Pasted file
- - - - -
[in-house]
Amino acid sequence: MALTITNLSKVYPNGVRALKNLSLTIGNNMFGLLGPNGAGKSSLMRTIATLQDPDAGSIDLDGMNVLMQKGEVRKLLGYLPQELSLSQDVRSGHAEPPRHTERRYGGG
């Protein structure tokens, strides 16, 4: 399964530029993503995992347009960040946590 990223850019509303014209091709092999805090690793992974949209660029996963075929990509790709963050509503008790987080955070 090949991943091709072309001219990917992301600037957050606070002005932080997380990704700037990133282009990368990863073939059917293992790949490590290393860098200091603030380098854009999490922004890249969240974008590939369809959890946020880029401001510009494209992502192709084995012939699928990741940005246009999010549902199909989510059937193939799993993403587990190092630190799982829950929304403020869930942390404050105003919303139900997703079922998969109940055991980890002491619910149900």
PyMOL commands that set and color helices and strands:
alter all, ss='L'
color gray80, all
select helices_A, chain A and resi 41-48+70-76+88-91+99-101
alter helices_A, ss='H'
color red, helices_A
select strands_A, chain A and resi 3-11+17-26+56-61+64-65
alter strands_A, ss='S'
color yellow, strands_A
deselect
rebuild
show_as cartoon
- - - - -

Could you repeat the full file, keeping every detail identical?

[in-house]
Amino acid sequence: MALTITNLSKVYPNGVRALKNLSLTIGNNMFGLLGPNGAGKSSLMRTIATLQDPDAGSIDLDGMNVLMQKGEVRKLLGYLPQELSLSQDVRSGHAEPPRHTERRYGGG
């Protein structure tokens, strides 16, 4: 399964530029993503995992347009960040946590 990223850019509303014209091709092999805090690793992974949209660029996963075929990509790709963050509503008790987080955070 090949991943091709072309001219990917992301600037957050606070002005932080997380990704700037990133282009990368990863073939059917293992790949490590290393860098200091603030380098854009999490922004890249969240974008590939369809959890946020880029401001510009494209992502192709084995012939699928990741940005246009999010549902199909989510059937193939799993993403587990190092630190799982829950929304403020869930942390404050105003919303139900997703079922998969109940055991980890002491619910149900």
PyMOL commands that set and color helices and strands:
alter all, ss='L'
color gray80, all
select helices_A, chain A and resi 41-48+70-76+88-91+99-101
alter helices_A, ss='H'
color red, helices_A
select strands_A, chain A and resi 3-11+17-26+56-61+64-65
alter strands_A, ss='S'
color yellow, strands_A
deselect
rebuild
show_as cartoon